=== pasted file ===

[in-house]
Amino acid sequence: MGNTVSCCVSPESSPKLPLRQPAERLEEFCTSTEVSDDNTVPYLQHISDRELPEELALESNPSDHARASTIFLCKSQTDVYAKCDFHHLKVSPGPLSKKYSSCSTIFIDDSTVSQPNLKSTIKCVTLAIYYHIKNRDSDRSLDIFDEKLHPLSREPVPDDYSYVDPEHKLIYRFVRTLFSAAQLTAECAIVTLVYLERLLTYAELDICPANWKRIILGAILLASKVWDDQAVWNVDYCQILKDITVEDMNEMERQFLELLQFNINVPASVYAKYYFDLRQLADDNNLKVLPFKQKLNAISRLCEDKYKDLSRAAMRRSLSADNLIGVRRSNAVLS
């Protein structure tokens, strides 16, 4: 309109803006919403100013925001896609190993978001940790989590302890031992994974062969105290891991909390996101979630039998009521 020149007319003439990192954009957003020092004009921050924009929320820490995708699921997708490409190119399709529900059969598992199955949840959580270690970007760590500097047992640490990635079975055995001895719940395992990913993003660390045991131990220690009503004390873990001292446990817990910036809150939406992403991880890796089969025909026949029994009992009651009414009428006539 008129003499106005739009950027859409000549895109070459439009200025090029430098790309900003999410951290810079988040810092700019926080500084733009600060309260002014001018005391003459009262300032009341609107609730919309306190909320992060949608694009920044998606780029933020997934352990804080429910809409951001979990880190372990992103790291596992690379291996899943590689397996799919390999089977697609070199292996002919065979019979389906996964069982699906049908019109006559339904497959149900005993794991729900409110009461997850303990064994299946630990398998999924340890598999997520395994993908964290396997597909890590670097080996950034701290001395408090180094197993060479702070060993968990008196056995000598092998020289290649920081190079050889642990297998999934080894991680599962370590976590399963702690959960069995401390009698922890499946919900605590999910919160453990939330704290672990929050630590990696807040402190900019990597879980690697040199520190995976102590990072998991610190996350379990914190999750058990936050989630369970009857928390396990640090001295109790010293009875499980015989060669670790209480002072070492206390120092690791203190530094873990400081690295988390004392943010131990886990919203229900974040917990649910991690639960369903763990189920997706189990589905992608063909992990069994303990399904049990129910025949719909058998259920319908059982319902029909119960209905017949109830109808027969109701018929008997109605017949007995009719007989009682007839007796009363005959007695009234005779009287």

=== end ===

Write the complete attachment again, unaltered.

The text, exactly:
[in-house]
Amino acid sequence: MGNTVSCCVSPESSPKLPLRQPAERLEEFCTSTEVSDDNTVPYLQHISDRELPEELALESNPSDHARASTIFLCKSQTDVYAKCDFHHLKVSPGPLSKKYSSCSTIFIDDSTVSQPNLKSTIKCVTLAIYYHIKNRDSDRSLDIFDEKLHPLSREPVPDDYSYVDPEHKLIYRFVRTLFSAAQLTAECAIVTLVYLERLLTYAELDICPANWKRIILGAILLASKVWDDQAVWNVDYCQILKDITVEDMNEMERQFLELLQFNINVPASVYAKYYFDLRQLADDNNLKVLPFKQKLNAISRLCEDKYKDLSRAAMRRSLSADNLIGVRRSNAVLS
């Protein structure tokens, strides 16, 4: 309109803006919403100013925001896609190993978001940790989590302890031992994974062969105290891991909390996101979630039998009521 020149007319003439990192954009957003020092004009921050924009929320820490995708699921997708490409190119399709529900059969598992199955949840959580270690970007760590500097047992640490990635079975055995001895719940395992990913993003660390045991131990220690009503004390873990001292446990817990910036809150939406992403991880890796089969025909026949029994009992009651009414009428006539 008129003499106005739009950027859409000549895109070459439009200025090029430098790309900003999410951290810079988040810092700019926080500084733009600060309260002014001018005391003459009262300032009341609107609730919309306190909320992060949608694009920044998606780029933020997934352990804080429910809409951001979990880190372990992103790291596992690379291996899943590689397996799919390999089977697609070199292996002919065979019979389906996964069982699906049908019109006559339904497959149900005993794991729900409110009461997850303990064994299946630990398998999924340890598999997520395994993908964290396997597909890590670097080996950034701290001395408090180094197993060479702070060993968990008196056995000598092998020289290649920081190079050889642990297998999934080894991680599962370590976590399963702690959960069995401390009698922890499946919900605590999910919160453990939330704290672990929050630590990696807040402190900019990597879980690697040199520190995976102590990072998991610190996350379990914190999750058990936050989630369970009857928390396990640090001295109790010293009875499980015989060669670790209480002072070492206390120092690791203190530094873990400081690295988390004392943010131990886990919203229900974040917990649910991690639960369903763990189920997706189990589905992608063909992990069994303990399904049990129910025949719909058998259920319908059982319902029909119960209905017949109830109808027969109701018929008997109605017949007995009719007989009682007839007796009363005959007695009234005779009287």